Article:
Banks to sink or swim with removal of rate caps
Deposit and loan margins will likely narrow, though not as much as expected, after the central bank removed a cap on deposit rates as part of its interest rate liberalization, central bank governor Zhou Xiaochuan told Caijing magazine on Tuesday.
Zhou said loan rates likely will rise, along with deposit rates, but uncertainties remain as to whether the rate margin will widen or narrow.
What is certain is that after the liberalization, risk premiums will stay little changed across sectors, and money will be spent more efficiently.
Zhou’s comments came after Beijing wrapped up its annual Central Economic Work Conference. A communique issued in the wake of the meeting listed interest rate liberalization as one of the six top economic priorities for next year. In its 60-point blueprint guiding China’s reforms over the next decade, Beijing promised the liberalization will be completed by 2020.
The People’s Bank of China, the central bank, has been loosening its control over interest rates in recent years as a key part of China’s broader marketoriented financial reform. The last remaining control is a ceiling on deposit rates, which analysts believe distorts fund pricing and shelters banks from competition.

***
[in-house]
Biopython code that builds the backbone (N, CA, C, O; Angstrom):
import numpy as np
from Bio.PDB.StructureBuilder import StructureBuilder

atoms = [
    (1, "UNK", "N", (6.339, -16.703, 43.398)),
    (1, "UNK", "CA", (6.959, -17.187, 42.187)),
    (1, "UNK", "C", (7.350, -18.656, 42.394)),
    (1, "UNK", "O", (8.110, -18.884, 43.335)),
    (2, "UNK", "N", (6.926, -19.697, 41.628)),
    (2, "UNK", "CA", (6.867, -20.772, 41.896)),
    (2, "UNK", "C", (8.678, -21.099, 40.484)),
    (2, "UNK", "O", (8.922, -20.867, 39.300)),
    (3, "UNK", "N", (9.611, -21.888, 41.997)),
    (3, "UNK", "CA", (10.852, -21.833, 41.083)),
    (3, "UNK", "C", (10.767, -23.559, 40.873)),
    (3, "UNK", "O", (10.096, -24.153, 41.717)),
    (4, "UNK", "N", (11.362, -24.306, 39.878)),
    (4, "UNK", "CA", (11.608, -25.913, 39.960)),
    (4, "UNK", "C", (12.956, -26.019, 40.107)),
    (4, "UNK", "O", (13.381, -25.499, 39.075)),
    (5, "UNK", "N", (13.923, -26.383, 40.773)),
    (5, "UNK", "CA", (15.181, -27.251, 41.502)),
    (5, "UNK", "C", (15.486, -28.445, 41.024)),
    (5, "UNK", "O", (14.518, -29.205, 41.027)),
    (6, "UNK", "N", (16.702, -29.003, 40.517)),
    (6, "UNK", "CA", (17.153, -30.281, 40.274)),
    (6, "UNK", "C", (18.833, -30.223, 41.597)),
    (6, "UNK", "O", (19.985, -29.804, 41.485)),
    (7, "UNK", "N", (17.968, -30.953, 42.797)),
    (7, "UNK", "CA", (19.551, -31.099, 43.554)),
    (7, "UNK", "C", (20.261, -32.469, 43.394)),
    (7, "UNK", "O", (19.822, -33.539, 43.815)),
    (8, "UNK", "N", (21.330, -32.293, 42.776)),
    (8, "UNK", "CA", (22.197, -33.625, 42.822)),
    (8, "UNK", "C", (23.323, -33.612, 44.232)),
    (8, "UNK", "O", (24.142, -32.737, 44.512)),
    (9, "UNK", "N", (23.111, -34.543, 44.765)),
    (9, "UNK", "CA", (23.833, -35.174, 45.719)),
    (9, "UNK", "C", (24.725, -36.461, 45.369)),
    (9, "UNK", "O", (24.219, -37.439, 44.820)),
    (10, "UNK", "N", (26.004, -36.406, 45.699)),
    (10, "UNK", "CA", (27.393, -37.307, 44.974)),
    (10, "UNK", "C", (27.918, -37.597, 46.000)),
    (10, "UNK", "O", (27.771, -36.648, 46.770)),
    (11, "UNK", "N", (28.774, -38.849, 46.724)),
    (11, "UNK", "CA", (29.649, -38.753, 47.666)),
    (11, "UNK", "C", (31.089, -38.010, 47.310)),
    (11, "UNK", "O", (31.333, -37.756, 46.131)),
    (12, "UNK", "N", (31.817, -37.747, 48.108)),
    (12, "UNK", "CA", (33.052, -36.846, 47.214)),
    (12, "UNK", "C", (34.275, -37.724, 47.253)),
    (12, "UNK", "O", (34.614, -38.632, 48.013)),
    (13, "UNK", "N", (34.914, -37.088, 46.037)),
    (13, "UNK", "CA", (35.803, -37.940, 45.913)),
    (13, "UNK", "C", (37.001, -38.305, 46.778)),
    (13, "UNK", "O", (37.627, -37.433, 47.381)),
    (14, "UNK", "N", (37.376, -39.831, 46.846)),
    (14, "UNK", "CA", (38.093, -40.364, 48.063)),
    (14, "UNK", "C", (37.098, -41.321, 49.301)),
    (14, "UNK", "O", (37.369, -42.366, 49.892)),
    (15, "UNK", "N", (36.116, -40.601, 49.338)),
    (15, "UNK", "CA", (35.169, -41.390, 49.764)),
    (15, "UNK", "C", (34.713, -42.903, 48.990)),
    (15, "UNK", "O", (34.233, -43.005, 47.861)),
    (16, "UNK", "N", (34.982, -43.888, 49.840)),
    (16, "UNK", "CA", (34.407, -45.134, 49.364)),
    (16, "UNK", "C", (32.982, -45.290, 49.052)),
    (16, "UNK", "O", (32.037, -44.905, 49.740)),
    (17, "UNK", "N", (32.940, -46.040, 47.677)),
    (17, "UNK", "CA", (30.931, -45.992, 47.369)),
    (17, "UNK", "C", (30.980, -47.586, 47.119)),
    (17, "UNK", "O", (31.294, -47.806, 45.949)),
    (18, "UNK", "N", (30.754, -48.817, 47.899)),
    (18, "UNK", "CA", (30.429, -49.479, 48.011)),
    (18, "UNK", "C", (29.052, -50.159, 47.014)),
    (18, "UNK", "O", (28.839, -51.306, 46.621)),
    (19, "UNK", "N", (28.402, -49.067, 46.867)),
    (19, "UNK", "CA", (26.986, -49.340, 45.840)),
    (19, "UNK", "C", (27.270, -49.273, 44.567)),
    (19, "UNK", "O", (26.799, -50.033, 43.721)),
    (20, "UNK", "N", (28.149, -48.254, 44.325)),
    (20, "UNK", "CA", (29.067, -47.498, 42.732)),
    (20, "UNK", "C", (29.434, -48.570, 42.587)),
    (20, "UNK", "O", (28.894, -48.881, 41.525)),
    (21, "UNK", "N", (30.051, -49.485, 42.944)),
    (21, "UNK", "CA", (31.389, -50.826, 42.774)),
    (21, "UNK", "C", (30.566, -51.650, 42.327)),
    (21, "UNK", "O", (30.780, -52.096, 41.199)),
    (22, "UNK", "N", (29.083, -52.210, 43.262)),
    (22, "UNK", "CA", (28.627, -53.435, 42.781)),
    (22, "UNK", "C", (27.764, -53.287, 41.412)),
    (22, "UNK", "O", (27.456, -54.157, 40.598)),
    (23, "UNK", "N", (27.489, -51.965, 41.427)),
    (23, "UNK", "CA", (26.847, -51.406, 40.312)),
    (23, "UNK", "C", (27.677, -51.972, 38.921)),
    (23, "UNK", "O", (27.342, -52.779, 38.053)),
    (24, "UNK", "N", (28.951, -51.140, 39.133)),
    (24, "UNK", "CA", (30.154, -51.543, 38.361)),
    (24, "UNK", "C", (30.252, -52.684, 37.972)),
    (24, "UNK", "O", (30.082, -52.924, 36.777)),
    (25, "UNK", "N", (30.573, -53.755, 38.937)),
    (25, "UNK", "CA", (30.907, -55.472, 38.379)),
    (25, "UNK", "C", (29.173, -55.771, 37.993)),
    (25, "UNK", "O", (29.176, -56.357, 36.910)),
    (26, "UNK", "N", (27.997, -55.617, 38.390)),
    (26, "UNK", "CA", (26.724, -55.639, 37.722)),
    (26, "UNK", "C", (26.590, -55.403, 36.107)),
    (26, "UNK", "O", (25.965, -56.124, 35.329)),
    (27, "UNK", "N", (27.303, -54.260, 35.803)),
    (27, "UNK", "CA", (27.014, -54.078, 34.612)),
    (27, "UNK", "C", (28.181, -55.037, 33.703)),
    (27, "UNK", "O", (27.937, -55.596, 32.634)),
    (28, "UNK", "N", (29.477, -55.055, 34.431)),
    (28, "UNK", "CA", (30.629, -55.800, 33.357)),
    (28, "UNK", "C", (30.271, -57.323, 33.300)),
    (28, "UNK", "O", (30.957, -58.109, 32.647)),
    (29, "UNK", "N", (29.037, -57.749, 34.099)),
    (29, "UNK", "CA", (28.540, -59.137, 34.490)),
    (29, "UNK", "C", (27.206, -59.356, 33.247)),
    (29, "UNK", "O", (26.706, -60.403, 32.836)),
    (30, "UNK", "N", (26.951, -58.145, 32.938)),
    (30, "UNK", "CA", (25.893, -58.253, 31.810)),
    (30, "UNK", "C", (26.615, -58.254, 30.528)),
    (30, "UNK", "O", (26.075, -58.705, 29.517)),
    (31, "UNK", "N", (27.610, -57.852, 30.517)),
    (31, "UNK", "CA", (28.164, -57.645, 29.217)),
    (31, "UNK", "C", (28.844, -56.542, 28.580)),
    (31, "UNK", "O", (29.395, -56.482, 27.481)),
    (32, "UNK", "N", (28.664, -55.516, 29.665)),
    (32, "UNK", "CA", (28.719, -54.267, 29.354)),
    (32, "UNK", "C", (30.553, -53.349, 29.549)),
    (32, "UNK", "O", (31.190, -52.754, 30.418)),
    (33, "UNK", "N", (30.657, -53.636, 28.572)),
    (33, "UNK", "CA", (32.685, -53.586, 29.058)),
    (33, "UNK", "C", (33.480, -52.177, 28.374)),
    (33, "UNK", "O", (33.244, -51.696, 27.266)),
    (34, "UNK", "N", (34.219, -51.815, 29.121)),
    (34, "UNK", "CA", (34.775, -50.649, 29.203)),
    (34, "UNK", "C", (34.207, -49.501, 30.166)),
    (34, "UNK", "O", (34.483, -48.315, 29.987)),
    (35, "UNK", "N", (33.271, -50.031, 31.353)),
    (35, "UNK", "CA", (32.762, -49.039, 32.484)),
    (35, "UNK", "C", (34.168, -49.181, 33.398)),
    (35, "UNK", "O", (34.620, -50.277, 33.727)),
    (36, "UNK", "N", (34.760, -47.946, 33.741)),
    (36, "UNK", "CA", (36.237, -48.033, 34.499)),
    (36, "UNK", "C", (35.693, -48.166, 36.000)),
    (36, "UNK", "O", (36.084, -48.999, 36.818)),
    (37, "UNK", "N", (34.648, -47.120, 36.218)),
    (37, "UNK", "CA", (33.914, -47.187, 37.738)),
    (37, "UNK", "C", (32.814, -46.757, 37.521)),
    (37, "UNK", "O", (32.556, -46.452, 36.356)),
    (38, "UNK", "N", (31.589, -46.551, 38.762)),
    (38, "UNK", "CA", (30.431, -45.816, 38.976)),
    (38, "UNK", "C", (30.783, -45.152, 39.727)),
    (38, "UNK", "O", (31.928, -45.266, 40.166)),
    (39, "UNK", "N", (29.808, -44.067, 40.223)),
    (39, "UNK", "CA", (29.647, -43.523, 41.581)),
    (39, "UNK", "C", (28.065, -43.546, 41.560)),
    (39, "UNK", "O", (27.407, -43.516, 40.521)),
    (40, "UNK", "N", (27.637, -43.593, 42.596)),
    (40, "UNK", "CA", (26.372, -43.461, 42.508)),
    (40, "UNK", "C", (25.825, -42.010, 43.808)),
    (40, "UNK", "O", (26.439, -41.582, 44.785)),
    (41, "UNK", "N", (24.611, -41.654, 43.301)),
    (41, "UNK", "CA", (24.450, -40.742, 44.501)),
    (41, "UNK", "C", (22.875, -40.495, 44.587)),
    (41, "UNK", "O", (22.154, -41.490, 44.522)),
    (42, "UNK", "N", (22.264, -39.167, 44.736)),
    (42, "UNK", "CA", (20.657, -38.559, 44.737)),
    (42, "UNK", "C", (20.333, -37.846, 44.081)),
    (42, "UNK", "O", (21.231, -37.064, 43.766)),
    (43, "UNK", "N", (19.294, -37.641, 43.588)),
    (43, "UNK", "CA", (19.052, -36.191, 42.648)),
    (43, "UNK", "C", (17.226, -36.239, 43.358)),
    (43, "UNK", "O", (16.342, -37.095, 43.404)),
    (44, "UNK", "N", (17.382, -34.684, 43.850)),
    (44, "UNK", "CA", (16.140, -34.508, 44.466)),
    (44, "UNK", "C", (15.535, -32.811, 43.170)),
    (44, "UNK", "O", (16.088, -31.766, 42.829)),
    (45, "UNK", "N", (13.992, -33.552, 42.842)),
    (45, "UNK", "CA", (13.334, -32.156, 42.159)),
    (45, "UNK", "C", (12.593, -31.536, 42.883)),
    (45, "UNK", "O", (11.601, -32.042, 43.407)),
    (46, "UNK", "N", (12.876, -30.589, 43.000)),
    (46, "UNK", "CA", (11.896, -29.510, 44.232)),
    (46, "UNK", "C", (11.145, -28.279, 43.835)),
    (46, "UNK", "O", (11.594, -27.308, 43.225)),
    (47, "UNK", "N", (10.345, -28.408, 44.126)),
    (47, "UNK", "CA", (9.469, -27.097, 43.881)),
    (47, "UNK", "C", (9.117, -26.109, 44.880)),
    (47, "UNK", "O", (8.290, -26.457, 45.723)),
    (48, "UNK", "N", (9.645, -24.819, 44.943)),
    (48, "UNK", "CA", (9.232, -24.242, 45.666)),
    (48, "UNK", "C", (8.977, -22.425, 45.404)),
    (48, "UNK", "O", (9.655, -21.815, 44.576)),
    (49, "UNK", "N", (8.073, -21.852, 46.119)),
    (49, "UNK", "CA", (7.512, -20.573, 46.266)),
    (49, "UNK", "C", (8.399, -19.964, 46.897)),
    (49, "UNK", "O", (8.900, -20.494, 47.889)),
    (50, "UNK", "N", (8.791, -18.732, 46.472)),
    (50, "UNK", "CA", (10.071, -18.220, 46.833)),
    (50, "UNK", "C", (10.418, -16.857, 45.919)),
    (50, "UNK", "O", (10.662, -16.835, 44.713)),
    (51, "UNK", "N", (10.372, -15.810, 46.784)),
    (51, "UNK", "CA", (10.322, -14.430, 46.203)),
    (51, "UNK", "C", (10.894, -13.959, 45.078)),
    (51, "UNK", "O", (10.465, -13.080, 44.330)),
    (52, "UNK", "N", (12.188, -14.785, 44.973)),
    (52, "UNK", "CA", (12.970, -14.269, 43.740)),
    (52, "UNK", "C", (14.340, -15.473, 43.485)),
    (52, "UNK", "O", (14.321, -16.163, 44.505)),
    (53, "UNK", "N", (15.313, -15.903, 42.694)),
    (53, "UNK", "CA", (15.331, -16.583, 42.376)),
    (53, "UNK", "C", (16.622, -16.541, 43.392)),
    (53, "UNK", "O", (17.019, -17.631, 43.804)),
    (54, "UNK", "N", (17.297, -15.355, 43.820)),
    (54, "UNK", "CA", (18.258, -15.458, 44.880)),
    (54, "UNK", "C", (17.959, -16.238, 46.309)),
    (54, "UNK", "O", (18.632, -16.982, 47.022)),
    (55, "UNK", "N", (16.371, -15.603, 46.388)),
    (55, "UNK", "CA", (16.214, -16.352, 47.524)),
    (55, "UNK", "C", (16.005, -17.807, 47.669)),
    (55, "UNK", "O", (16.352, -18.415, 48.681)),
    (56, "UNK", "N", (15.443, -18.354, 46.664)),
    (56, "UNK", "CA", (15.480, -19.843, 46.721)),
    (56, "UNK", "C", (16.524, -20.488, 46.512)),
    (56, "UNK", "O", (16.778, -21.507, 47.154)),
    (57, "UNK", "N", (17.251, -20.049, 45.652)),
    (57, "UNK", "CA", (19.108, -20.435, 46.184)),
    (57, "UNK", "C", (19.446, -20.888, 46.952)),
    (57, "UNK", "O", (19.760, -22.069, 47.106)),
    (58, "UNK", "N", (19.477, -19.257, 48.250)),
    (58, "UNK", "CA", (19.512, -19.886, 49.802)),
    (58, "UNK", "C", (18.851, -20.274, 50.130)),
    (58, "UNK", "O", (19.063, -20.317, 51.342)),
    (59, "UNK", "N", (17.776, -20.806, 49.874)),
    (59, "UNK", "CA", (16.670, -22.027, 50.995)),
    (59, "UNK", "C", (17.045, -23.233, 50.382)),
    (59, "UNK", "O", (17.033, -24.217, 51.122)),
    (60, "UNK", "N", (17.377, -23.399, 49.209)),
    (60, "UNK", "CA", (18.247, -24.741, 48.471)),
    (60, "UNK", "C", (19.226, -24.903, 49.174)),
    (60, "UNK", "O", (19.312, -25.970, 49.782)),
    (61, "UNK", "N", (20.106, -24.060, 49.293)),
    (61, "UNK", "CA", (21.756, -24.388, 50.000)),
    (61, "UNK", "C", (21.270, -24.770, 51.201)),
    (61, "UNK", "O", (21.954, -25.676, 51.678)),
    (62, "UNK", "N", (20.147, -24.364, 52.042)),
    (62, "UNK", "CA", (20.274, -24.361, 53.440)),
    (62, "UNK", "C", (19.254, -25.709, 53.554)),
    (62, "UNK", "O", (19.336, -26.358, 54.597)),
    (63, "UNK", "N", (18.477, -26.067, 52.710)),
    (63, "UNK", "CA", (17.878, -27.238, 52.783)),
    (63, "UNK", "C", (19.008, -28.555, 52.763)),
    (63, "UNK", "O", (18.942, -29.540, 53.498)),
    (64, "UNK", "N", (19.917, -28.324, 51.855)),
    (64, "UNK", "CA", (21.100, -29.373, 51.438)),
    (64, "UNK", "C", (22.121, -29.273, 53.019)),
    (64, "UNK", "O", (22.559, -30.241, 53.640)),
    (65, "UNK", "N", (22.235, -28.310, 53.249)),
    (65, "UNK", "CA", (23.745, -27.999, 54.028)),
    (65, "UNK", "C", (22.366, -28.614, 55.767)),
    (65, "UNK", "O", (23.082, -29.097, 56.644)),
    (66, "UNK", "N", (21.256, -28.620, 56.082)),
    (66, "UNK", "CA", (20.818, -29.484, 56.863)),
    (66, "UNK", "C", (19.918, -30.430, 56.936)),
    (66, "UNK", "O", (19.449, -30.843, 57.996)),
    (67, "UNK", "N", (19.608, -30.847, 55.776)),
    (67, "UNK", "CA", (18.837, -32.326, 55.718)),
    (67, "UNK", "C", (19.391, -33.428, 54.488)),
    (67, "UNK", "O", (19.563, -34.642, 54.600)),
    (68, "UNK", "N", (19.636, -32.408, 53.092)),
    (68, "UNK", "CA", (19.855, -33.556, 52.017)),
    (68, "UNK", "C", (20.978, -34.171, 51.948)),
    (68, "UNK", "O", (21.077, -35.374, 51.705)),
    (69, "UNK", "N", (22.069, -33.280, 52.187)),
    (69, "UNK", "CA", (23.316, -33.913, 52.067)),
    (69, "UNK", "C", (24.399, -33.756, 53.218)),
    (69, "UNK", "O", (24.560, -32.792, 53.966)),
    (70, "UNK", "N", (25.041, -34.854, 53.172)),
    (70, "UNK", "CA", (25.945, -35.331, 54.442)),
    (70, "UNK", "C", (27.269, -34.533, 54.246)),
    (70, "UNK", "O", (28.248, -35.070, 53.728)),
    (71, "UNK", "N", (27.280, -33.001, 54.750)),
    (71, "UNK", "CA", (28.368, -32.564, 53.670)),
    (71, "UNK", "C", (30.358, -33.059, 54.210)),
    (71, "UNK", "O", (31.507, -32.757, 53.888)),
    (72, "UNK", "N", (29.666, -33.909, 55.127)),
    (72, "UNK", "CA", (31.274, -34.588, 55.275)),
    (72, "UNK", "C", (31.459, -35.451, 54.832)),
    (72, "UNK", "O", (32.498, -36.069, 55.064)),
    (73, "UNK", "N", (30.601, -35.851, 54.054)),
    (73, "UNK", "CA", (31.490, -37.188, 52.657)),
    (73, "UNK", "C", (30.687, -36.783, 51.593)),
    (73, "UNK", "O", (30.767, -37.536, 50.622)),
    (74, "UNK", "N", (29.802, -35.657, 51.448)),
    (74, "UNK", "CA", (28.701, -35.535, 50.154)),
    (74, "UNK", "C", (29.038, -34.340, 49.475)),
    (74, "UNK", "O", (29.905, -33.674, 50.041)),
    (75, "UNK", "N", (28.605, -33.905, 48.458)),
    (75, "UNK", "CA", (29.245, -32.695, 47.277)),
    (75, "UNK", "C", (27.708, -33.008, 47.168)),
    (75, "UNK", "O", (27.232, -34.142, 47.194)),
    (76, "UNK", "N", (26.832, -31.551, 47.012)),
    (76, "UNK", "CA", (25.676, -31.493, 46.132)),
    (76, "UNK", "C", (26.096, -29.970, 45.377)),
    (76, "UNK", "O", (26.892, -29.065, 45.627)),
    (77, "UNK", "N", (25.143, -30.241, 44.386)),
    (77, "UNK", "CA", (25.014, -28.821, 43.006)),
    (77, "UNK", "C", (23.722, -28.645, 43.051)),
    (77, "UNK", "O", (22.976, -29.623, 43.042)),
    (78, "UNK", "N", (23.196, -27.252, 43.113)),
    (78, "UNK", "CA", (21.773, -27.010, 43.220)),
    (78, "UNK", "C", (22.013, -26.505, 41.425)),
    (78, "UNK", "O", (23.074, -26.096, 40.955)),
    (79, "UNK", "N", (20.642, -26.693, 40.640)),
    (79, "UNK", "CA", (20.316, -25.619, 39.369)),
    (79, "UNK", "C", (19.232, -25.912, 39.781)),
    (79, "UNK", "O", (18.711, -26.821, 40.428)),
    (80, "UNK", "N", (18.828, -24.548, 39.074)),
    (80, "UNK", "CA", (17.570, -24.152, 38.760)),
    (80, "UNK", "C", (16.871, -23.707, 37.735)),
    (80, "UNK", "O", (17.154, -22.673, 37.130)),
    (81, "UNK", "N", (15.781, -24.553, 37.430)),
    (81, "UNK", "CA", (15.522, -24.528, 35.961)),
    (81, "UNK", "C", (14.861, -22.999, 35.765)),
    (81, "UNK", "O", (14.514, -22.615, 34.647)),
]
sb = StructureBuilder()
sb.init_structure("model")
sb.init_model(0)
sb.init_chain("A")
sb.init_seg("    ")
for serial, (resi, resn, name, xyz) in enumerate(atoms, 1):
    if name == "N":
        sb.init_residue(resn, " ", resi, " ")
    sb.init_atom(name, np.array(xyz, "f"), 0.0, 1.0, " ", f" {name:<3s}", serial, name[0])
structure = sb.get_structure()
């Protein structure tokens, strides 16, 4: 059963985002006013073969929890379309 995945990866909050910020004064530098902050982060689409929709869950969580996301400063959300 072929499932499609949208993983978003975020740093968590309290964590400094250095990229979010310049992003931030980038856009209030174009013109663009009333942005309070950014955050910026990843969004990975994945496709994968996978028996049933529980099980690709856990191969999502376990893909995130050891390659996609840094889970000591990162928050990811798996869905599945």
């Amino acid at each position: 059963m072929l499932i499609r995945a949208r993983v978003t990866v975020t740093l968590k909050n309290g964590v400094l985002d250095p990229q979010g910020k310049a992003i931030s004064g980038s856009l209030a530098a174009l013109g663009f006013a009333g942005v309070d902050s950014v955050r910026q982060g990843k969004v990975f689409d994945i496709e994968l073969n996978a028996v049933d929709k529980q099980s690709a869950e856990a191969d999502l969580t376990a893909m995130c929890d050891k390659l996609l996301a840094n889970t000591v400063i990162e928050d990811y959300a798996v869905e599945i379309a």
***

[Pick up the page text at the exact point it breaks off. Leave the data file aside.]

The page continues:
The average interest rate margin at Chinese banks was 2.63 percent at the end of September, according to China Banking Regulatory Commission data.
The rate was up slightly over the 2.59 percent seen in the previous quarter.
Zhang Qi, an economist with Haitong Securities Co Ltd, predicted lenders would struggle in the post-liberalization era.
“For lenders, making money will not be as easy,” he said.
Zhou said that, barring a crisis, the central bank has no incentive to give financial institutions any special treatment, indicating that it won’t shelter banks that are struggling to compete. “In normal times, we hope banks will provide better financial services to the society through competition.”
A thinner interest rate margin likely will take a toll on Chinese lenders, whose balance sheets already are laden with bad loans stemming from China’s 4 trillion yuan ($654.12 billion) stimulus to save the economy at the height of the financial crisis in 2008.
Chinese banks’ share prices already had dropped last year, despite their healthy earnings, as investors feared the effects of interest rate liberalization.
The bank shares’ average price-to-earnings ratio, a key measure of valuation, is about 6, compared with 11 in the entire A-share market.
To help the State-owned lenders get through a rough patch, Beijing has been making efforts to strengthen its balance sheets.
In August, Premier Li Keqiang promised to extend a pilot plan to sell bonds backed by bank loans. The bonds will be traded for the first time on exchanges. The move is expected to help banks unload problematic loans.
Last week, China Cinda Asset Management Co Ltd raised 2.5 billion yuan at its listing in Hong Kong, and a bulk of the money will be spent buying up bad assets from the banking industry.
Cinda is one of the four bad debt managers founded in 1999 by Beijing to clear up bad loans from China’s State-owned banks. The other three also are expected to raise funds in the near term.